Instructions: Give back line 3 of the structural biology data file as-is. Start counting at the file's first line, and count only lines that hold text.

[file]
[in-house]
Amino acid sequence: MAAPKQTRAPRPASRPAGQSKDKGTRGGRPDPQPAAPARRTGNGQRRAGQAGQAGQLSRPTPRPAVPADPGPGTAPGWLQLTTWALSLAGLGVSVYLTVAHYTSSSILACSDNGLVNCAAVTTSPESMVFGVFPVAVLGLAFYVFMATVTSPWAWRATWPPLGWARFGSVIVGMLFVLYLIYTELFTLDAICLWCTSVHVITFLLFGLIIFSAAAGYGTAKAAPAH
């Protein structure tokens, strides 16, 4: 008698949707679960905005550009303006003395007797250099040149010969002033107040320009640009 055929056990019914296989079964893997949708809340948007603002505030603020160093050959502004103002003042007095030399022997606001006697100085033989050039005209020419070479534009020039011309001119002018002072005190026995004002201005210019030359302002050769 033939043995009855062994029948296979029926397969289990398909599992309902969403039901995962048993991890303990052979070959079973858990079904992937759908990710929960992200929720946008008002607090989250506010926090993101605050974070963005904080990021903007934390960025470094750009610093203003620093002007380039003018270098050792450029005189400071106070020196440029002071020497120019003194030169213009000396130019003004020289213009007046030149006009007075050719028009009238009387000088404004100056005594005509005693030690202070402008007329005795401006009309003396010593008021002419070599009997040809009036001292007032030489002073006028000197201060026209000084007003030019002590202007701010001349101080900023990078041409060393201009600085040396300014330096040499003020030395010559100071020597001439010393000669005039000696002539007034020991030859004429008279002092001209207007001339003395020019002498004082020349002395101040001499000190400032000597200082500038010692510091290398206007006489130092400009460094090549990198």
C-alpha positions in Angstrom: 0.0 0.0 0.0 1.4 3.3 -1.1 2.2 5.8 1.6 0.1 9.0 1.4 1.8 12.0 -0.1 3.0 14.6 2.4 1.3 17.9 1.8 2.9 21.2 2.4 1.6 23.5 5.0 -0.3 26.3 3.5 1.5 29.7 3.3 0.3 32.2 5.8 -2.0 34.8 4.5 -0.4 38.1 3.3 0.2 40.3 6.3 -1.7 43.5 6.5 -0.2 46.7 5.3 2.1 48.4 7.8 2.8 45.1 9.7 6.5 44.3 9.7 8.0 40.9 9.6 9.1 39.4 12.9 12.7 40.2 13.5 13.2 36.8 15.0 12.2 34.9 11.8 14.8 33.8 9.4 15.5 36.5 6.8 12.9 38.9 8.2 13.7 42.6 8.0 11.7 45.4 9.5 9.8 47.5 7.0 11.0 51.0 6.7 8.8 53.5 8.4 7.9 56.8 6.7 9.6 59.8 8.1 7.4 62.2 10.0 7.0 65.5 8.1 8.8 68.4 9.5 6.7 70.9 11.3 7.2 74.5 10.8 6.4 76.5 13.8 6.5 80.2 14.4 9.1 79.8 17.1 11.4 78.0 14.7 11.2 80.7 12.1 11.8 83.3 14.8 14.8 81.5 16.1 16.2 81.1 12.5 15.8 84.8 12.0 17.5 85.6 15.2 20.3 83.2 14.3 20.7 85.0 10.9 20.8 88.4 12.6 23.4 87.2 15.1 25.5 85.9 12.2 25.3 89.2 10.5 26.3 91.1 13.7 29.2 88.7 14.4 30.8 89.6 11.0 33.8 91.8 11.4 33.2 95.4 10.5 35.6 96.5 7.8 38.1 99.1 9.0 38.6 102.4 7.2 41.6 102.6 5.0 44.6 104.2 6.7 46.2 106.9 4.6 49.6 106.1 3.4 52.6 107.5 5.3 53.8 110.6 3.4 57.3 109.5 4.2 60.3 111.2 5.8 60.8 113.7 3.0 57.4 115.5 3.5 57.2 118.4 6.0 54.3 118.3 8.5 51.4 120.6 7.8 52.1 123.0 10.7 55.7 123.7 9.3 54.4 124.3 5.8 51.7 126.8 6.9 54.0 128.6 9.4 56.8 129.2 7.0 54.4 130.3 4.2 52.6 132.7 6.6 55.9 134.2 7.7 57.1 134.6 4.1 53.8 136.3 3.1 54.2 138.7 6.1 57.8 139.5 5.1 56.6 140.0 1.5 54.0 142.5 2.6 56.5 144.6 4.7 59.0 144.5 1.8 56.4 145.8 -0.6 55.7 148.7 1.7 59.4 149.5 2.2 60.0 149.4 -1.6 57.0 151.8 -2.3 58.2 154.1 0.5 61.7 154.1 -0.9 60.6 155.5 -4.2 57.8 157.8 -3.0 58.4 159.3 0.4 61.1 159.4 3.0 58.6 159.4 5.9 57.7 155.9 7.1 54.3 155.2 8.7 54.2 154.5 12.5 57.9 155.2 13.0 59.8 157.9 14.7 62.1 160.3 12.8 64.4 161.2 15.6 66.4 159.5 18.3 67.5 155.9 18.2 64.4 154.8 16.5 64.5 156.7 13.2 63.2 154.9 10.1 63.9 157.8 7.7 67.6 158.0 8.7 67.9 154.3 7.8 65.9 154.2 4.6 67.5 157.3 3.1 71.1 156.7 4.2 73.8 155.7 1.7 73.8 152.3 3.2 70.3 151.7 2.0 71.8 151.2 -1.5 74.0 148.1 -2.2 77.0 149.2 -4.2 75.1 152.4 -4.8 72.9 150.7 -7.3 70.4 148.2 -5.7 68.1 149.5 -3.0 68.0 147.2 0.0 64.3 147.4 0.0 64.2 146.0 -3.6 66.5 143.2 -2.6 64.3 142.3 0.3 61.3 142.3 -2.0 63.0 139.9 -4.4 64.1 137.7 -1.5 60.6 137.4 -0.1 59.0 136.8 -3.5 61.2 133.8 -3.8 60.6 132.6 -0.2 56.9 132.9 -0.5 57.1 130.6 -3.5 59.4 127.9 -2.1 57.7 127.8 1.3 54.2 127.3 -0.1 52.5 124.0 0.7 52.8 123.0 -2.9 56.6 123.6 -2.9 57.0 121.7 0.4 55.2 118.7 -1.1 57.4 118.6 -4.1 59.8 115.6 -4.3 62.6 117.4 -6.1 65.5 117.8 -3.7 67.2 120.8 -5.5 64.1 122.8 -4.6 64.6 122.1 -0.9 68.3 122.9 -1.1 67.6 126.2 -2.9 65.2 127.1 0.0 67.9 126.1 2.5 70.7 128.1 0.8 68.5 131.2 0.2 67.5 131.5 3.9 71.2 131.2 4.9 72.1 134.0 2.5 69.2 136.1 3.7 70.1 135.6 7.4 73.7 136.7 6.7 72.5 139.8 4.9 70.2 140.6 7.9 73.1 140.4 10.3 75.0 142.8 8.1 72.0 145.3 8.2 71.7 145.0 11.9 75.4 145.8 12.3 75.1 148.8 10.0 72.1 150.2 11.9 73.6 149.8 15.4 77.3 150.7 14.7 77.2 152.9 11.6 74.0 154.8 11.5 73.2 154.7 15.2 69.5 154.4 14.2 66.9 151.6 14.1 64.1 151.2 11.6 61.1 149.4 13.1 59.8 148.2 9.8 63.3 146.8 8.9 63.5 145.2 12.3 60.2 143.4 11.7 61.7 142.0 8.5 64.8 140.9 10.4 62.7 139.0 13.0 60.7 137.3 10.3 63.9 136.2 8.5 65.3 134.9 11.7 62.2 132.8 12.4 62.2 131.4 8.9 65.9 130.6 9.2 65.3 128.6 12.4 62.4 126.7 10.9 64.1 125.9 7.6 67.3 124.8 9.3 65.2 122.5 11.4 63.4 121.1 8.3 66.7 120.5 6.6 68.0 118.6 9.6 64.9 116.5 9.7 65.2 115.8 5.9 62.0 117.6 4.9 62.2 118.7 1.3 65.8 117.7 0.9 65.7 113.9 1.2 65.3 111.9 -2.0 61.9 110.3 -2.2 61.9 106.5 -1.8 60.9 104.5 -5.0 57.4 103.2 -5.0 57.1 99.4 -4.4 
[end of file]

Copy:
């Protein structure tokens, strides 16, 4: 008698949707679960905005550009303006003395007797250099040149010969002033107040320009640009 055929056990019914296989079964893997949708809340948007603002505030603020160093050959502004103002003042007095030399022997606001006697100085033989050039005209020419070479534009020039011309001119002018002072005190026995004002201005210019030359302002050769 033939043995009855062994029948296979029926397969289990398909599992309902969403039901995962048993991890303990052979070959079973858990079904992937759908990710929960992200929720946008008002607090989250506010926090993101605050974070963005904080990021903007934390960025470094750009610093203003620093002007380039003018270098050792450029005189400071106070020196440029002071020497120019003194030169213009000396130019003004020289213009007046030149006009007075050719028009009238009387000088404004100056005594005509005693030690202070402008007329005795401006009309003396010593008021002419070599009997040809009036001292007032030489002073006028000197201060026209000084007003030019002590202007701010001349101080900023990078041409060393201009600085040396300014330096040499003020030395010559100071020597001439010393000669005039000696002539007034020991030859004429008279002092001209207007001339003395020019002498004082020349002395101040001499000190400032000597200082500038010692510091290398206007006489130092400009460094090549990198």